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Facebook, Google and Twitter back Apple in encryption fight with FBI

Tech giants, including Facebook, have said Apple was right to refuse a court ruling to help the FBI break into the iPhone of a California shooter. Detectives think the shooter's phone could hold clues to the attack.

"We will continue to fight aggressively against requirements for companies to weaken the security of their systems," a Facebook representative was cited by Reuters as saying on Thursday.

"These demands would create a chilly precedent and obstruct companies' efforts to secure their products," the spokesperson added.

The social media giant's public support of Apple follows similar backing by the likes of Google, Twitter and WhatsApp against a court order to help crack the encryption on an iPhone belonging to San Bernardino gunman Syed Rizwan Farook.

On December 2, Farook and his wife killed 14 people in an attack at an office Christmas party, which officials say was inspired by the so-called "Islamic State" (IS) militant group.

Google chief executive Sundar Pichai said the case "could be a troubling precedent" and warned that "forcing companies to enable hacking could compromise users' privacy."

FBI adamant

But two of New York's top law enforcement officers accused Apple of being irresponsible by not allowing investigators to hack into the phone.

Syed Rizwan Farook

Farook was one of two shooters in the December 2 attack

The FBI wants the tech giant to disable a feature that wipes the phone's data after 10 failed password entries. Police intend to use the software to try all password possibilities until it finds the right one.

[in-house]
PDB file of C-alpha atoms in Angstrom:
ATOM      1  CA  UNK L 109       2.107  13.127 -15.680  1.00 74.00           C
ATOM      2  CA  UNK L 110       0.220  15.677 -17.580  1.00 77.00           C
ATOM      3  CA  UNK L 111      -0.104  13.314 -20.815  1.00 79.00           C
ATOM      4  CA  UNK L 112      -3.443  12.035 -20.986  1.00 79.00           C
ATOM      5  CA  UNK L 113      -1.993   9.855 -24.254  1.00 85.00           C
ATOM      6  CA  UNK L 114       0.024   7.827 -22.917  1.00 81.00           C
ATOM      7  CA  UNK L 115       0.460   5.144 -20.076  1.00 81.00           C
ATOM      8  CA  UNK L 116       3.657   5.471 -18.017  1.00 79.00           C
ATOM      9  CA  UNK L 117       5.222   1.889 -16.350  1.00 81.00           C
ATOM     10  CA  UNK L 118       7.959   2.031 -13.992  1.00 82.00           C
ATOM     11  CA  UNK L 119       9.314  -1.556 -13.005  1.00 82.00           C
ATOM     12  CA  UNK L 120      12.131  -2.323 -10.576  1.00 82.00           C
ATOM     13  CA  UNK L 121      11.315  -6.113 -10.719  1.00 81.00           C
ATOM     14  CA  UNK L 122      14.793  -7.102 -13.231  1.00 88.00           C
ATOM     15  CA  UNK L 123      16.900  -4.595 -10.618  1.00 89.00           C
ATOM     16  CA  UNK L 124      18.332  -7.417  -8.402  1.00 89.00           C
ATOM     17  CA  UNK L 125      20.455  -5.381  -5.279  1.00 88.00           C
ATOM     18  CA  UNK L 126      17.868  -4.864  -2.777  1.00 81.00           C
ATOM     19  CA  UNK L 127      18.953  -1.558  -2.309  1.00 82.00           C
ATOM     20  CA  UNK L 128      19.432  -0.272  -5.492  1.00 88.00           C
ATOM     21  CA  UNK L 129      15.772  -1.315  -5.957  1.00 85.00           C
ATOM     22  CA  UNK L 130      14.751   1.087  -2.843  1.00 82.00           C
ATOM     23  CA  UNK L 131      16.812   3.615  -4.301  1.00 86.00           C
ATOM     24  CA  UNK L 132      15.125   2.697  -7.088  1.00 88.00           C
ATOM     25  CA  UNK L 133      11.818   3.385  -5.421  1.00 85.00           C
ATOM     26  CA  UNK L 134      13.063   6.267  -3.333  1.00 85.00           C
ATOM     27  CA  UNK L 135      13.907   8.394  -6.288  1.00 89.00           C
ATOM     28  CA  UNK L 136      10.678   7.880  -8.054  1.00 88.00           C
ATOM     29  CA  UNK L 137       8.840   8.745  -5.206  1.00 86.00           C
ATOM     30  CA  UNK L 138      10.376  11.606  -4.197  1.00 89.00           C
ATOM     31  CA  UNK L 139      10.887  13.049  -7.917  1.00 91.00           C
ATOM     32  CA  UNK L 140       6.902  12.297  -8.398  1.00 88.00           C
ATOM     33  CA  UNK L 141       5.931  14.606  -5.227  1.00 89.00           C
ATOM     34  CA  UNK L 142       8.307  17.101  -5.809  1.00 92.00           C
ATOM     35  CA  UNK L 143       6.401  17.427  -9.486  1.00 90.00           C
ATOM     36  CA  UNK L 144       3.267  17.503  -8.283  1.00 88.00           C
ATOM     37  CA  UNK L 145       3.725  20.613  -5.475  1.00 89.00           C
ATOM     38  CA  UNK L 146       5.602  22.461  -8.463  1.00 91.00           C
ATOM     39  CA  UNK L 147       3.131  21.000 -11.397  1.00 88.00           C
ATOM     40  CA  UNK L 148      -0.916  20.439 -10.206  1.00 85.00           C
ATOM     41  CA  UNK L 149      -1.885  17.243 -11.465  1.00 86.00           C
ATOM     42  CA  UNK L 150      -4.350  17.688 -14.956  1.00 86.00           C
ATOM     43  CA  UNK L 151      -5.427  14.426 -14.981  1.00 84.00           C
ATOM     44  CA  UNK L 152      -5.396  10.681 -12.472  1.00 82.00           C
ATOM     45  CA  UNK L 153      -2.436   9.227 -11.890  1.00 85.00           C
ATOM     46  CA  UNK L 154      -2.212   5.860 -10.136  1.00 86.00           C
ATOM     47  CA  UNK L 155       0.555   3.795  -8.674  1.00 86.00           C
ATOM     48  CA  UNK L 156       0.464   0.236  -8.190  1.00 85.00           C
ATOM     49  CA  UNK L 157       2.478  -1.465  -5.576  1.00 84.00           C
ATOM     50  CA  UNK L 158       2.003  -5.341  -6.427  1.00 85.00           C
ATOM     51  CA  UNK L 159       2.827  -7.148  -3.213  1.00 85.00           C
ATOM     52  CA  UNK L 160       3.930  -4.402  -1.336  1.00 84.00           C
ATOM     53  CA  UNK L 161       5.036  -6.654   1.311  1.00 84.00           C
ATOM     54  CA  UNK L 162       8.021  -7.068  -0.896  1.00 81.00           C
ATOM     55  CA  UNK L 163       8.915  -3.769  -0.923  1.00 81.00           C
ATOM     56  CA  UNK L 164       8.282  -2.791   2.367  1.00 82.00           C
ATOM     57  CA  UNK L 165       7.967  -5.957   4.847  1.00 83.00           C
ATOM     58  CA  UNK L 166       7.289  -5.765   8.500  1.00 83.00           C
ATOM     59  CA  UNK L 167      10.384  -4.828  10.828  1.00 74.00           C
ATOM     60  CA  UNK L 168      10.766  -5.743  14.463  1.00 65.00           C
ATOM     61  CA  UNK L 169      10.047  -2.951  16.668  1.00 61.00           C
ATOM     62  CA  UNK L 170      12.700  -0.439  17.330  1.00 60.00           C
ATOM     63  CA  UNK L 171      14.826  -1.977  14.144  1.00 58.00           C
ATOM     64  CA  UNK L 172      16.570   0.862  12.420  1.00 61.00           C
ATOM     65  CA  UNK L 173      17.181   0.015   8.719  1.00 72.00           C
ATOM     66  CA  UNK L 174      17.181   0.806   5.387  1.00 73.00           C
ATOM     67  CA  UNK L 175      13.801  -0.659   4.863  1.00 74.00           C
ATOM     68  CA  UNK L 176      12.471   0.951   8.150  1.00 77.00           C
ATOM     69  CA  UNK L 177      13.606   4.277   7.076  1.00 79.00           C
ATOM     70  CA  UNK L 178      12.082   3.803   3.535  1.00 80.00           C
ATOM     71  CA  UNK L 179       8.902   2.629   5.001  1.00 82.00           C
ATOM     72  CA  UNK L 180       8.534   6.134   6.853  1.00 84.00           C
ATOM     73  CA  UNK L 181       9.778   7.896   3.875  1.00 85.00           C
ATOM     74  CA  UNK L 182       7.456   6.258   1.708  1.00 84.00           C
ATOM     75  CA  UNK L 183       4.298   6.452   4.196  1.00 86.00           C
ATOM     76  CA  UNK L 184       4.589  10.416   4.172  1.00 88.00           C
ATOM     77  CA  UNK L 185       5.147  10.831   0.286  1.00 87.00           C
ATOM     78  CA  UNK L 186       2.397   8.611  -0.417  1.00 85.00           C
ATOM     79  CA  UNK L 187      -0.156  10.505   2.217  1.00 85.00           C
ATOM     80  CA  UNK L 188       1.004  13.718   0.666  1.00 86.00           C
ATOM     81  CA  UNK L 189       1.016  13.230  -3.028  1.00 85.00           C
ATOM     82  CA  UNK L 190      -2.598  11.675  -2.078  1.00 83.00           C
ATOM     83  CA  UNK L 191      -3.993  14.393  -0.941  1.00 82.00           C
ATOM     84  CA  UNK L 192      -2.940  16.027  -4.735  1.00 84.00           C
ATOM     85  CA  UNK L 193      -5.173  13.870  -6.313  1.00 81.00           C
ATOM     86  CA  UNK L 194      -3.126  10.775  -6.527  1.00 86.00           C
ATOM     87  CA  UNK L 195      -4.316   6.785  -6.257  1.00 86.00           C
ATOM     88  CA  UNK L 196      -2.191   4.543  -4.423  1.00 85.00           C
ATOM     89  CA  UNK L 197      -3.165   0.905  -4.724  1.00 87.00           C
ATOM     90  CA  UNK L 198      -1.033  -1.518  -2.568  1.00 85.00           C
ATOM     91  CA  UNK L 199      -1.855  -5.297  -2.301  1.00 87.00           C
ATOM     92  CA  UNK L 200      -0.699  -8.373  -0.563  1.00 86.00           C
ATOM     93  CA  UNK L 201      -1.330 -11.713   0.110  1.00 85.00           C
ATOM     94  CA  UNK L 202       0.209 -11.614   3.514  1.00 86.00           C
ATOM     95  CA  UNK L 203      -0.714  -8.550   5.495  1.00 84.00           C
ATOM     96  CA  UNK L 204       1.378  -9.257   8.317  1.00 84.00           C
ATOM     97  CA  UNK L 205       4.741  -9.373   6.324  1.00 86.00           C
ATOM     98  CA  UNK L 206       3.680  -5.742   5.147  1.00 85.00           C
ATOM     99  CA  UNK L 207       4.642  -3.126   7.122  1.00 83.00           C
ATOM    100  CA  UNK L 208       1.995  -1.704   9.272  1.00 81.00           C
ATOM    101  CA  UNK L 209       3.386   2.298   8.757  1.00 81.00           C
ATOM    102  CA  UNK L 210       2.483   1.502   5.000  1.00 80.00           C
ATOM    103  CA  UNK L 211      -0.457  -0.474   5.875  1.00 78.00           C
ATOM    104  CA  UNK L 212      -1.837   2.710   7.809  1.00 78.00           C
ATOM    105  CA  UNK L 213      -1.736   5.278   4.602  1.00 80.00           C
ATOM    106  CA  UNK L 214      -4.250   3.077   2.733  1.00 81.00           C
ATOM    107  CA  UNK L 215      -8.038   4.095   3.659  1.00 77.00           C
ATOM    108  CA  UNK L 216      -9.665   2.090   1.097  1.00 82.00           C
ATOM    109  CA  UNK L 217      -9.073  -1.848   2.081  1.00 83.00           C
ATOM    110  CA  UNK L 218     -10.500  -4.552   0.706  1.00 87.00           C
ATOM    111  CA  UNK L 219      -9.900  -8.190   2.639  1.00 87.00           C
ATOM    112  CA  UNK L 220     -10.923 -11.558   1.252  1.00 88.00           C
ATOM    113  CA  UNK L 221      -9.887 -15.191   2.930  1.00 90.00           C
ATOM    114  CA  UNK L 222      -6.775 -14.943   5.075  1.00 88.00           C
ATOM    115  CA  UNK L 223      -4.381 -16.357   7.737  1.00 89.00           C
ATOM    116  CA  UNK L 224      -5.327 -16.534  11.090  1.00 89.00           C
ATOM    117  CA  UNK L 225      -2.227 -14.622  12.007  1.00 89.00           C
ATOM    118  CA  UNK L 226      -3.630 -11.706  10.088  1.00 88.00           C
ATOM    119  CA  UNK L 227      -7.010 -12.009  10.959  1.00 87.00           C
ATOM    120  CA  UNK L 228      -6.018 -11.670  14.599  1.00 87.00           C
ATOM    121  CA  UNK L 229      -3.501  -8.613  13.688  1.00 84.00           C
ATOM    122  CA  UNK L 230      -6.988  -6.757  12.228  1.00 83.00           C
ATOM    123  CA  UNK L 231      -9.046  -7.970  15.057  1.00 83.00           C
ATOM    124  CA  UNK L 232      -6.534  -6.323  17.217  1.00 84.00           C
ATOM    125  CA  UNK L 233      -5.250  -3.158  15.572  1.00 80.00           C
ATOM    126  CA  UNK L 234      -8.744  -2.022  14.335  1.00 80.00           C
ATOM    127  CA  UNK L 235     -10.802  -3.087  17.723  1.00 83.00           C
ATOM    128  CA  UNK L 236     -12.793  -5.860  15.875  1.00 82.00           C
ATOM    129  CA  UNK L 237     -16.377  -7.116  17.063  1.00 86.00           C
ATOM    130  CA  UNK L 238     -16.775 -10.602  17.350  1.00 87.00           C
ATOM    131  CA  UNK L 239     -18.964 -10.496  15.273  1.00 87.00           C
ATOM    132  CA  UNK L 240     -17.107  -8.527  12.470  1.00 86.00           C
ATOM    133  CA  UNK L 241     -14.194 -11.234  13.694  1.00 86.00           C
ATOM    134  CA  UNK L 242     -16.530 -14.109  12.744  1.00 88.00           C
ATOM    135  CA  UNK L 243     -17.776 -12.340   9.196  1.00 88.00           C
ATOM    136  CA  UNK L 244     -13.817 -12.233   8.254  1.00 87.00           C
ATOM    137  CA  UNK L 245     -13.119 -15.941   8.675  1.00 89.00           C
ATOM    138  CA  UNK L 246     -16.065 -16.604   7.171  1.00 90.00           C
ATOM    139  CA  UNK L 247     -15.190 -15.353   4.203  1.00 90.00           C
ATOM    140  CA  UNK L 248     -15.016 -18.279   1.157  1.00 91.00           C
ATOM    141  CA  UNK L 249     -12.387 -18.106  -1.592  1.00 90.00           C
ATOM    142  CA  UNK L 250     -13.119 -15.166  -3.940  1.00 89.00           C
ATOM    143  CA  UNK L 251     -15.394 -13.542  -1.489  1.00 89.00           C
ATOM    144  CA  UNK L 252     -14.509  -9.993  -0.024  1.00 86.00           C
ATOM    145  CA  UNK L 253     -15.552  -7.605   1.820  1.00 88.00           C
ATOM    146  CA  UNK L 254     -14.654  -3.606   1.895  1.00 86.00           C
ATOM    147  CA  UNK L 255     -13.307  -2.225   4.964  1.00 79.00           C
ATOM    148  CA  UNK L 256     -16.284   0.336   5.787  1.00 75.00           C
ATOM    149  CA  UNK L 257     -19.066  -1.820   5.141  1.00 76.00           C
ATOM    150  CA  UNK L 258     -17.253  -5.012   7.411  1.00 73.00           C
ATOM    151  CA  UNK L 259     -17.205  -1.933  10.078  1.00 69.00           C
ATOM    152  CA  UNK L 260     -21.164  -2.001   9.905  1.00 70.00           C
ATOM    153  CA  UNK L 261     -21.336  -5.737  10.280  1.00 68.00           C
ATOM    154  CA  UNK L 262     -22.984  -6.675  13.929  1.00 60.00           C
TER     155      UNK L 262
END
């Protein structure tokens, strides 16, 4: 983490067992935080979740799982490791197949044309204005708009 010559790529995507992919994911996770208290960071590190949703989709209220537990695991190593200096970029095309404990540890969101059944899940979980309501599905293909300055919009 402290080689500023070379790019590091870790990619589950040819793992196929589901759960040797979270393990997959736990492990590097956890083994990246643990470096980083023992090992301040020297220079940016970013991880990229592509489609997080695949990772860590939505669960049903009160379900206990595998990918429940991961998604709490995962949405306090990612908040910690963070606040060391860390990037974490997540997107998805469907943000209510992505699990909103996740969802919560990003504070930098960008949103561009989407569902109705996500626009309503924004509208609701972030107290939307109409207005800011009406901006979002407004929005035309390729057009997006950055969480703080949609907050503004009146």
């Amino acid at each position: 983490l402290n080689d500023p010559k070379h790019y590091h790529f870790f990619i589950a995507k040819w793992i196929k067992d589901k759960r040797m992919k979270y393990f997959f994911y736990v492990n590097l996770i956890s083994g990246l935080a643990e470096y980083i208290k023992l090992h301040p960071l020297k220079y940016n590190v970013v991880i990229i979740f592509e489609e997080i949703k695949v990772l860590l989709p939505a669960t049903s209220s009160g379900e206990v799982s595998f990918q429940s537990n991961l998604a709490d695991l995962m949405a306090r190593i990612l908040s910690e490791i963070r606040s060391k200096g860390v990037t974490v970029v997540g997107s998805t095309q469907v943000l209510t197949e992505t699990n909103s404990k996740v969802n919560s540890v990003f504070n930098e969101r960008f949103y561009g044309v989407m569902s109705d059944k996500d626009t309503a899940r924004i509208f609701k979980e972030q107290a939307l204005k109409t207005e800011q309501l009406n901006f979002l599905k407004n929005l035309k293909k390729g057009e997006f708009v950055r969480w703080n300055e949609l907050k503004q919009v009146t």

Manhattan District Attorney Cyrus R. Vance Jr. said the case was "the most visible example of how Silicon Valley's decisions are thwarting criminal investigations and impeding public safety."

Vance's office currently holds 175 seized iPhones that remain inaccessible despite court orders allowing prosecutors to search the devices.

Apple has until Tuesday to file a protest to the decision by a magistrate in California.

The company's chief executive Tim Cook said the demand is dangerous and an overreach of government power.

Analysts said Apple is likely to seek to invoke free speech protection measures as one of its key legal arguments to block the order.

The company's defiance has led to a wide variety of supporting and opposing comments on social media, with some people calling for users to #boycottapple.

mm/cmk (AP, dpa, Reuters)

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